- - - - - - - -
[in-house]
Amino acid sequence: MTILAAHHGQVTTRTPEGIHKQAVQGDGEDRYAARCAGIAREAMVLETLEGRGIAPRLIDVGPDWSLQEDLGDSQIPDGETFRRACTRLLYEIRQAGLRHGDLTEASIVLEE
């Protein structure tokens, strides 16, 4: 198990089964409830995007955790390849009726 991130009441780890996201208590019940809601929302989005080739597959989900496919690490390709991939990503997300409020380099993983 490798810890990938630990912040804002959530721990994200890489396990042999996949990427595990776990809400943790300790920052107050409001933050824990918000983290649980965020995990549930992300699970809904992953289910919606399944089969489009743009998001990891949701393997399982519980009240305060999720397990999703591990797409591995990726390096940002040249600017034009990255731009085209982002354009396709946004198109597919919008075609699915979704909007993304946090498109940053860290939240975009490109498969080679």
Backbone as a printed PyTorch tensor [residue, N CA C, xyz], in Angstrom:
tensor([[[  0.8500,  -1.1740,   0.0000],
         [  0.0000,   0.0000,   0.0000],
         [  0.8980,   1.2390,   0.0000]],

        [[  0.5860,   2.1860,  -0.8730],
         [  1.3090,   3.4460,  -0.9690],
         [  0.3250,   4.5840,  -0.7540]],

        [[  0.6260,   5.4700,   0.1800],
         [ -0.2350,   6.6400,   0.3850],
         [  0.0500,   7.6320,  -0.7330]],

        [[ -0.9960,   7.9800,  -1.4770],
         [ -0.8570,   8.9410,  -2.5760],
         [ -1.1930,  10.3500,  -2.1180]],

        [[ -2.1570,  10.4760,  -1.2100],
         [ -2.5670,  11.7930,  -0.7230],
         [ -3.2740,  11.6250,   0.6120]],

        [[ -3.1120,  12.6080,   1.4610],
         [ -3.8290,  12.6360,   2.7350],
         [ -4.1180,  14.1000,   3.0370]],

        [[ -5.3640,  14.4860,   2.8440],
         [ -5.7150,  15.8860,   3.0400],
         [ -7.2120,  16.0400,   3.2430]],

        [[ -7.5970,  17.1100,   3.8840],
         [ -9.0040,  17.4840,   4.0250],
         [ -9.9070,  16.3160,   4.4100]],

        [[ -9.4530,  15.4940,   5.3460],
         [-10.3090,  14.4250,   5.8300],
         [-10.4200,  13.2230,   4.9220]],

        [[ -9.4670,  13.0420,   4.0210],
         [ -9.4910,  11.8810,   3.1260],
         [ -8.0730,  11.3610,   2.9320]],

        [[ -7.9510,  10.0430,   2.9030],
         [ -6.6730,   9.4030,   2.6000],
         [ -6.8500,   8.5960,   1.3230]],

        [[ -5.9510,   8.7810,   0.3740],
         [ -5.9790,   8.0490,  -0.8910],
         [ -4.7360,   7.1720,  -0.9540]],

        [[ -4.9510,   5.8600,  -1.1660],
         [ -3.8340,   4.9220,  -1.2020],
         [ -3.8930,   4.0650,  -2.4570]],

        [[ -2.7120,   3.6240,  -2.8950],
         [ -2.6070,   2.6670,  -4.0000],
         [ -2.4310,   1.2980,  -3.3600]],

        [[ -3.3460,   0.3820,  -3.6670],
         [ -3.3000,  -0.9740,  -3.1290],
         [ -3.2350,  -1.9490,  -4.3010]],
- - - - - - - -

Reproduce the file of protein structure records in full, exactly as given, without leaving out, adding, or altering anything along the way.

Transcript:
[in-house]
Amino acid sequence: MTILAAHHGQVTTRTPEGIHKQAVQGDGEDRYAARCAGIAREAMVLETLEGRGIAPRLIDVGPDWSLQEDLGDSQIPDGETFRRACTRLLYEIRQAGLRHGDLTEASIVLEE
């Protein structure tokens, strides 16, 4: 198990089964409830995007955790390849009726 991130009441780890996201208590019940809601929302989005080739597959989900496919690490390709991939990503997300409020380099993983 490798810890990938630990912040804002959530721990994200890489396990042999996949990427595990776990809400943790300790920052107050409001933050824990918000983290649980965020995990549930992300699970809904992953289910919606399944089969489009743009998001990891949701393997399982519980009240305060999720397990999703591990797409591995990726390096940002040249600017034009990255731009085209982002354009396709946004198109597919919008075609699915979704909007993304946090498109940053860290939240975009490109498969080679």
Backbone as a printed PyTorch tensor [residue, N CA C, xyz], in Angstrom:
tensor([[[  0.8500,  -1.1740,   0.0000],
         [  0.0000,   0.0000,   0.0000],
         [  0.8980,   1.2390,   0.0000]],

        [[  0.5860,   2.1860,  -0.8730],
         [  1.3090,   3.4460,  -0.9690],
         [  0.3250,   4.5840,  -0.7540]],

        [[  0.6260,   5.4700,   0.1800],
         [ -0.2350,   6.6400,   0.3850],
         [  0.0500,   7.6320,  -0.7330]],

        [[ -0.9960,   7.9800,  -1.4770],
         [ -0.8570,   8.9410,  -2.5760],
         [ -1.1930,  10.3500,  -2.1180]],

        [[ -2.1570,  10.4760,  -1.2100],
         [ -2.5670,  11.7930,  -0.7230],
         [ -3.2740,  11.6250,   0.6120]],

        [[ -3.1120,  12.6080,   1.4610],
         [ -3.8290,  12.6360,   2.7350],
         [ -4.1180,  14.1000,   3.0370]],

        [[ -5.3640,  14.4860,   2.8440],
         [ -5.7150,  15.8860,   3.0400],
         [ -7.2120,  16.0400,   3.2430]],

        [[ -7.5970,  17.1100,   3.8840],
         [ -9.0040,  17.4840,   4.0250],
         [ -9.9070,  16.3160,   4.4100]],

        [[ -9.4530,  15.4940,   5.3460],
         [-10.3090,  14.4250,   5.8300],
         [-10.4200,  13.2230,   4.9220]],

        [[ -9.4670,  13.0420,   4.0210],
         [ -9.4910,  11.8810,   3.1260],
         [ -8.0730,  11.3610,   2.9320]],

        [[ -7.9510,  10.0430,   2.9030],
         [ -6.6730,   9.4030,   2.6000],
         [ -6.8500,   8.5960,   1.3230]],

        [[ -5.9510,   8.7810,   0.3740],
         [ -5.9790,   8.0490,  -0.8910],
         [ -4.7360,   7.1720,  -0.9540]],

        [[ -4.9510,   5.8600,  -1.1660],
         [ -3.8340,   4.9220,  -1.2020],
         [ -3.8930,   4.0650,  -2.4570]],

        [[ -2.7120,   3.6240,  -2.8950],
         [ -2.6070,   2.6670,  -4.0000],
         [ -2.4310,   1.2980,  -3.3600]],

        [[ -3.3460,   0.3820,  -3.6670],
         [ -3.3000,  -0.9740,  -3.1290],
         [ -3.2350,  -1.9490,  -4.3010]],